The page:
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Sep 21
Aging in Place: How the Prevention and Wellness Trust Fund (PWTF) is Making Elderly Falls a Public Health Issue

​Arnetta Baty is a woman of conviction. She is 63 years old and a fierce advocate in the Dorchester community. She and her husband Carl, 64, run a business called Rounding the Bases, LLC, connecting community residents in recovery with various social services. She continues to be active and involved despite experiencing over 10 falls in the past year alone. She lives with several health conditions such as diabetes, lung disease, asthma, and poor eyesight. Arnetta is aware of the burden and possible consequences of just one fall. "We make it through the other conditions but it's the fall that puts someone in the hospital."

Falls are not just an individual burden but a societal one with deep financial effects – falls-related medical costs in the U.S. reached $34 billion in 2013.

"You get older your balance goes, your legs aren't as strong as they used to be…your reflexes aren't as quick, things that you caught when you were 20, 30, 40 now become falls," said Carl.

The Prevention and Wellness Trust Fund (PWTF) aims to empower the elderly like Arnetta to live their fullest and safest lives.  The mortality rates for elderly falls are 29.2 and 27.7 per 100,000 people for North Dorchester and Roxbury, where the PWTF services are focused. PWTF is tackling this major public health issue by connecting clinically-sound interventions and housing with community health services. Elderly falls prevention focuses on Tai Chi classes, Matter of Balance classes, and Elderly Falls Home Safety Assessments. These PWTF classes and home safety assessments are carried out by community health workers (CHWs) who have a strong presence in the community.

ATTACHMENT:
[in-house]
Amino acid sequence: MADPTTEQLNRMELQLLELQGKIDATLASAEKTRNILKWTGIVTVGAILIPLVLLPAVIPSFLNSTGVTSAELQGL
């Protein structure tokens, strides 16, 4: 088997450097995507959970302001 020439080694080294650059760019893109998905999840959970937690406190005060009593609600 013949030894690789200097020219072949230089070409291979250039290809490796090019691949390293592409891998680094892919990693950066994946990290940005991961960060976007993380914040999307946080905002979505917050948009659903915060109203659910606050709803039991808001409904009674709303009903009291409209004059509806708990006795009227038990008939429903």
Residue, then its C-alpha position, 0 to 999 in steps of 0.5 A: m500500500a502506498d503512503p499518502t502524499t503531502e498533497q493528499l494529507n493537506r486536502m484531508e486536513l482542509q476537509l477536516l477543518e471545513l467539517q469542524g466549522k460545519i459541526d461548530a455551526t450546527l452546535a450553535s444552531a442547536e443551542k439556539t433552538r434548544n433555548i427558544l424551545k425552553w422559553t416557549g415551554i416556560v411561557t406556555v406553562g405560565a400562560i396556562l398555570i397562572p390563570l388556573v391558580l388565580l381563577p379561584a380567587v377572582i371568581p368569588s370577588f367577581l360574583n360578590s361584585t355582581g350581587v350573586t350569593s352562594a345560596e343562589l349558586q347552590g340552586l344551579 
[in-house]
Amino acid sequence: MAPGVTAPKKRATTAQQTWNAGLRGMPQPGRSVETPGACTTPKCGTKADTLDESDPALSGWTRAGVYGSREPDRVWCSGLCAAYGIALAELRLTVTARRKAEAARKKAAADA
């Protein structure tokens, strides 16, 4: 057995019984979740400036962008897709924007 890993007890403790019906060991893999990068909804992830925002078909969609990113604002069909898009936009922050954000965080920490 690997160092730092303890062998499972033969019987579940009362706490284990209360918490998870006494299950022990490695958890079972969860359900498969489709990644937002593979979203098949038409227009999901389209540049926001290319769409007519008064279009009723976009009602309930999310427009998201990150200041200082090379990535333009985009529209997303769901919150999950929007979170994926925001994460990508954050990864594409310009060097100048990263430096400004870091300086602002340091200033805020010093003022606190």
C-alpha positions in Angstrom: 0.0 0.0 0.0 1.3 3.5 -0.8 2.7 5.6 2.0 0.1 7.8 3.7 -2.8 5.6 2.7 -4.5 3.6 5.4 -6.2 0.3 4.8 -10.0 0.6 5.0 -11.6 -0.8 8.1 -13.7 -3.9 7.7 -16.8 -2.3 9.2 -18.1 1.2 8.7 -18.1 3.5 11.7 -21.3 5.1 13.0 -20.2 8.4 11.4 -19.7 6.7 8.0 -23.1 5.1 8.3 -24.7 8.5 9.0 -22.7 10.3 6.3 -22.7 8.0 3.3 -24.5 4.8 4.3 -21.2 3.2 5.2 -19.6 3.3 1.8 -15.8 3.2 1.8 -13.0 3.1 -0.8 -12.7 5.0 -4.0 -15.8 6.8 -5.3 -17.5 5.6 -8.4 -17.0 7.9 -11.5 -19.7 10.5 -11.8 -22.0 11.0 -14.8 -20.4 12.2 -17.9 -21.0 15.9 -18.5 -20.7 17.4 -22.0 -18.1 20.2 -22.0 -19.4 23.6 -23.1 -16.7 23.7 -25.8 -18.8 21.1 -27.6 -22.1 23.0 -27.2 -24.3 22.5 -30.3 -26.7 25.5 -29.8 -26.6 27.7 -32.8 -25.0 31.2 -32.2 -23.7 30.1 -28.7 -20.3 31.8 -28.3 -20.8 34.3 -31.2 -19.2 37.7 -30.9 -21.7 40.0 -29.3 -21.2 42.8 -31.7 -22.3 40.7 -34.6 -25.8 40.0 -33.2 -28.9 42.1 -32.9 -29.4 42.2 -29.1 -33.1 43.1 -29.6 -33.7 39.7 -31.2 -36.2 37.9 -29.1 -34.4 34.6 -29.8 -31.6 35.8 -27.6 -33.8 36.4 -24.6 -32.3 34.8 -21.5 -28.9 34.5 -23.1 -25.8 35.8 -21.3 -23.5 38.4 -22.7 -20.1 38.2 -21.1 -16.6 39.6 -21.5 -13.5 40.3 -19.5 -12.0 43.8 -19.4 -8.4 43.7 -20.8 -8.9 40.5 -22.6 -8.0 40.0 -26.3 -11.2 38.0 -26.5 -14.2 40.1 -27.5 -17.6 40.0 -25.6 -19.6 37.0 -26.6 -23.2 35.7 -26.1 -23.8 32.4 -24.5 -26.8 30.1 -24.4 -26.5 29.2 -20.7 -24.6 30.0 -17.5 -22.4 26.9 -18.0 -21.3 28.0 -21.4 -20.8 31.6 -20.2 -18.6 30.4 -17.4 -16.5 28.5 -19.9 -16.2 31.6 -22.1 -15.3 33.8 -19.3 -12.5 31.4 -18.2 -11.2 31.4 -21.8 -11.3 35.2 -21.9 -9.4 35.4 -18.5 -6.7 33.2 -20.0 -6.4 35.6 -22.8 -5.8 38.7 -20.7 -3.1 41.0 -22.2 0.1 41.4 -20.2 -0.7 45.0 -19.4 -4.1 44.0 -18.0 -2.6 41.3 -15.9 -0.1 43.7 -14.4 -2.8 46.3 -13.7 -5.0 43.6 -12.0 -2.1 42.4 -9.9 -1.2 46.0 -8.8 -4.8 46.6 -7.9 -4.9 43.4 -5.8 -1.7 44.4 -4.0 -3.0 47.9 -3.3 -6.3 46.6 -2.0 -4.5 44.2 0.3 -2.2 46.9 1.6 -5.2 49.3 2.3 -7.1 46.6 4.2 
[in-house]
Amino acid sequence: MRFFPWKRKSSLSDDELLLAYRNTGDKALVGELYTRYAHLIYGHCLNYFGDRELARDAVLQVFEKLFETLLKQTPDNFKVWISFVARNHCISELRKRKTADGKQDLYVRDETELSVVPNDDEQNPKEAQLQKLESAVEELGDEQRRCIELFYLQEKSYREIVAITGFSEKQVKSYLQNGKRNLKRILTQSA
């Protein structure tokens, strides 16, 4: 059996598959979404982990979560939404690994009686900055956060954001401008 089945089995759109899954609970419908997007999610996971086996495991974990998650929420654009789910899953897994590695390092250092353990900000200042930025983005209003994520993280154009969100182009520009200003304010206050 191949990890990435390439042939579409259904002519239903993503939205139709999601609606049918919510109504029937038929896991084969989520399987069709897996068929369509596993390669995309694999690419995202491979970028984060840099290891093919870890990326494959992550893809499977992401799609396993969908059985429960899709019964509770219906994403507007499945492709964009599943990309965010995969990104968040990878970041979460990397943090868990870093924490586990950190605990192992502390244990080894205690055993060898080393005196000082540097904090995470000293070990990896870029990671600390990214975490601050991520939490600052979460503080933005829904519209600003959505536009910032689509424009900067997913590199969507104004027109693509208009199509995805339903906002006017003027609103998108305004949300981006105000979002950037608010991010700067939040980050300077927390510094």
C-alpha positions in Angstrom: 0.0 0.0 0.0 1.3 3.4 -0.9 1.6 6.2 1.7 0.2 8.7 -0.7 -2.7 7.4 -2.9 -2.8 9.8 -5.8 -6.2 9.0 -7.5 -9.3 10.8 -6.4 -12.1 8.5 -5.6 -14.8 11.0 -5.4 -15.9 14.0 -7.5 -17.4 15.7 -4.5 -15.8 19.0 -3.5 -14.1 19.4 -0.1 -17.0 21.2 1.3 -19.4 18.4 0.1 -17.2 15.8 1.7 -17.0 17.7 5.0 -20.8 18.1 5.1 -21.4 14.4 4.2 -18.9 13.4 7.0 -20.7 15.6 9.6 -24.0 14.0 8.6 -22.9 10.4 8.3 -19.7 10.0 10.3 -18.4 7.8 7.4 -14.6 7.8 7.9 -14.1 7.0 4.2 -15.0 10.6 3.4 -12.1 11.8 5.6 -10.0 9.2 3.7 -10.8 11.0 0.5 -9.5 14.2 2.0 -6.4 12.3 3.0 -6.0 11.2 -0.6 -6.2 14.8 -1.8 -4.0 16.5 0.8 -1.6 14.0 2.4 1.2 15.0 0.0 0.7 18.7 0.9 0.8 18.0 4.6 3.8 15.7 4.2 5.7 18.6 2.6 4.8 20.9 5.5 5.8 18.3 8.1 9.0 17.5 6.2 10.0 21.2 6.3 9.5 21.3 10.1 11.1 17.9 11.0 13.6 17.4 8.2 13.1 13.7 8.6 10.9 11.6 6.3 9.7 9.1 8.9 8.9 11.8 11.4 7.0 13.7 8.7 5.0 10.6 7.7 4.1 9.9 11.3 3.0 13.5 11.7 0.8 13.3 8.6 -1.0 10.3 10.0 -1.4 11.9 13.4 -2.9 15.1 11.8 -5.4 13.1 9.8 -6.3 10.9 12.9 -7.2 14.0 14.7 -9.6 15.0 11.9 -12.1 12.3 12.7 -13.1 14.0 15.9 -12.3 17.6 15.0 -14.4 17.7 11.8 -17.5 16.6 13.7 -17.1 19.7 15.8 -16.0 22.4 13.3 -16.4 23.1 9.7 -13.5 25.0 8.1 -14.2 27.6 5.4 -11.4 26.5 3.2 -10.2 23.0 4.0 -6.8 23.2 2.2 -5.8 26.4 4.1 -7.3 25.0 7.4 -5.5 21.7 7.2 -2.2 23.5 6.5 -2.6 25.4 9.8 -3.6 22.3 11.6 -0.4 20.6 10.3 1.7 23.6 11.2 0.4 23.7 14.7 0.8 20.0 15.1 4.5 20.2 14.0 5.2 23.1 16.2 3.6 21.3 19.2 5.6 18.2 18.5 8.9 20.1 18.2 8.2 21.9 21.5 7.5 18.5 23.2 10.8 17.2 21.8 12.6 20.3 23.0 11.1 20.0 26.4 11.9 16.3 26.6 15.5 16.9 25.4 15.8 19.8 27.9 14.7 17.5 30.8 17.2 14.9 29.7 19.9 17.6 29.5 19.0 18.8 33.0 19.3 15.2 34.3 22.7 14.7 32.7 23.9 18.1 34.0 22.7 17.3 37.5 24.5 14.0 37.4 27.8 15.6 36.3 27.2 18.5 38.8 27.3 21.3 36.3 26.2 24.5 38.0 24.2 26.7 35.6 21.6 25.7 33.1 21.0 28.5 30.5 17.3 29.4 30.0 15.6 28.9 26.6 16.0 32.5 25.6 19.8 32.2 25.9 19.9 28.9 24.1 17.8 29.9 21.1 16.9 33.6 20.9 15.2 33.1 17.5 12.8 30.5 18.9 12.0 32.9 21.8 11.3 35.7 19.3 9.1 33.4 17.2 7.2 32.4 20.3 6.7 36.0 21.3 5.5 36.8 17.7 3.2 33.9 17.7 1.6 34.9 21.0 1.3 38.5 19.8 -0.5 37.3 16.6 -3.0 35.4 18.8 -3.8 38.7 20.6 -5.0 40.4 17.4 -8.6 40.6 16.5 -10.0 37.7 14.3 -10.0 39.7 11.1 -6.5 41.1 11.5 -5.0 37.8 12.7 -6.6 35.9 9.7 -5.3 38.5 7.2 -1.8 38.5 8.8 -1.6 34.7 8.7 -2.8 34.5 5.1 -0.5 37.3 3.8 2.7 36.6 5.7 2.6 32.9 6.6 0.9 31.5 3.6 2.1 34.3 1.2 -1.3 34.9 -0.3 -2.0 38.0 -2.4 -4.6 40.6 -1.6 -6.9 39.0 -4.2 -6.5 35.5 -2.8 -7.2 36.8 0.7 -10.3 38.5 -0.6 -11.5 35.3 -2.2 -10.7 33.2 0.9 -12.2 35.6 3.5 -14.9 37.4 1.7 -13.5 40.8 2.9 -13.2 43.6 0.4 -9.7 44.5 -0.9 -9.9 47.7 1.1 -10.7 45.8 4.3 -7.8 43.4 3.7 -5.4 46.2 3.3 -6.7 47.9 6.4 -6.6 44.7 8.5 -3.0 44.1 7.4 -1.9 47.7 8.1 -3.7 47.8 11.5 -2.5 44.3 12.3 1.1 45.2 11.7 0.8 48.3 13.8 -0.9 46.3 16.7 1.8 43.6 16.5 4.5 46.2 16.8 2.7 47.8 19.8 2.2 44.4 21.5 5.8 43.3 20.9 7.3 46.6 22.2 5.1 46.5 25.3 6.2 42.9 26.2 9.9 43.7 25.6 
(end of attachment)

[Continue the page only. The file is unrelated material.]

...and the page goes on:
Arnetta's home safety assessment revealed helpful home improvements to prevent further falls: securing handrails, raising the bathroom toilet seat and installing bathtub grab bars. Her gratitude to BPHC for the referral and her positive experience with the CHW, Tammy of Boston Senior Home Care who conducted the assessment and connected her with home resources, led Arnetta to recommend it to 10 of her friends and even her 94 year old mother.

"Tammy presented herself in a very professional and likable way. She didn't mind us asking questions and gave us the information we needed…the assessment showed us things we can change to keep me from falling as much as I did before. Tammy connected us to other resources to secure handrails, grab bars and raised toilet seats," Arnetta explained.

When asked what it would take to increase awareness of elderly falls as a public health issue, Arnetta was transparent in discussing the many barriers that must be considered. "The fear of falling is the worst fear in the world." Our most uncomfortable emotions are associated with falls – embarrassment, shame, fear of stigma. And with knowing that a fall can lead to more debilitating health complications and expensive hospitalizations, many avoid seeking help altogether.

The Battys are African-American and shared that the issue is always worse for people of color. When a history of oppression is the context to health, access to care and services is more dismal. "Service providers must lead with race," Carl states. His sentiment is echoed in the work of PWTF in two of Boston's most vulnerable neighborhoods.

Aging is a natural part of the life process and it is evident that we need to better plan for the needs of our quickly aging population. By 2050, almost a quarter of the U.S. population will be 65 years and older, the time in life when 1/3 of people will experience a fall. The Battys shared that building trust is important to engage senior citizens with services and understanding that "although we are old, we still like to be social and mobile." PWTF is equipping seniors with the tools and skills necessary to reclaim their physical strength and independence so that they may stay out of hospitals and facilities and age in place within their homes and Boston's neighborhoods. 


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